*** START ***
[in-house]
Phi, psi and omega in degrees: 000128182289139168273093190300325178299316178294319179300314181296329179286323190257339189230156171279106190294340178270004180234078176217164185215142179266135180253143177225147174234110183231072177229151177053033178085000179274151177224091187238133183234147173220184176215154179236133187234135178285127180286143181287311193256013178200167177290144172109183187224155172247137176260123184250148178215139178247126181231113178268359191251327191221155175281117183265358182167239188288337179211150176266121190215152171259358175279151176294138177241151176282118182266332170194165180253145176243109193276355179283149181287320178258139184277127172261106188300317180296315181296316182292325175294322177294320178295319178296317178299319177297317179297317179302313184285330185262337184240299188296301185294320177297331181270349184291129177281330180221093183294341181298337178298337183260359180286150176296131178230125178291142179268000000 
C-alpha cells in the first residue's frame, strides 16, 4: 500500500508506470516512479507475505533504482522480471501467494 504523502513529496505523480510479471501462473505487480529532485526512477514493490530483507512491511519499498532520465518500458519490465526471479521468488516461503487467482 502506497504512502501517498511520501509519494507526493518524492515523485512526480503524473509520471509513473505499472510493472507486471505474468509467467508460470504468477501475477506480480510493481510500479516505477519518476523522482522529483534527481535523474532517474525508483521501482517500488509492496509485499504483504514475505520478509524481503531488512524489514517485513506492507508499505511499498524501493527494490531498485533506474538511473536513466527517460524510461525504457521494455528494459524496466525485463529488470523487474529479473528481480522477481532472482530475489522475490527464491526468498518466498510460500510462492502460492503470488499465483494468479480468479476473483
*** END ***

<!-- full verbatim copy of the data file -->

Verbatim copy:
[in-house]
Phi, psi and omega in degrees: 000128182289139168273093190300325178299316178294319179300314181296329179286323190257339189230156171279106190294340178270004180234078176217164185215142179266135180253143177225147174234110183231072177229151177053033178085000179274151177224091187238133183234147173220184176215154179236133187234135178285127180286143181287311193256013178200167177290144172109183187224155172247137176260123184250148178215139178247126181231113178268359191251327191221155175281117183265358182167239188288337179211150176266121190215152171259358175279151176294138177241151176282118182266332170194165180253145176243109193276355179283149181287320178258139184277127172261106188300317180296315181296316182292325175294322177294320178295319178296317178299319177297317179297317179302313184285330185262337184240299188296301185294320177297331181270349184291129177281330180221093183294341181298337178298337183260359180286150176296131178230125178291142179268000000 
C-alpha cells in the first residue's frame, strides 16, 4: 500500500508506470516512479507475505533504482522480471501467494 504523502513529496505523480510479471501462473505487480529532485526512477514493490530483507512491511519499498532520465518500458519490465526471479521468488516461503487467482 502506497504512502501517498511520501509519494507526493518524492515523485512526480503524473509520471509513473505499472510493472507486471505474468509467467508460470504468477501475477506480480510493481510500479516505477519518476523522482522529483534527481535523474532517474525508483521501482517500488509492496509485499504483504514475505520478509524481503531488512524489514517485513506492507508499505511499498524501493527494490531498485533506474538511473536513466527517460524510461525504457521494455528494459524496466525485463529488470523487474529479473528481480522477481532472482530475489522475490527464491526468498518466498510460500510462492502460492503470488499465483494468479480468479476473483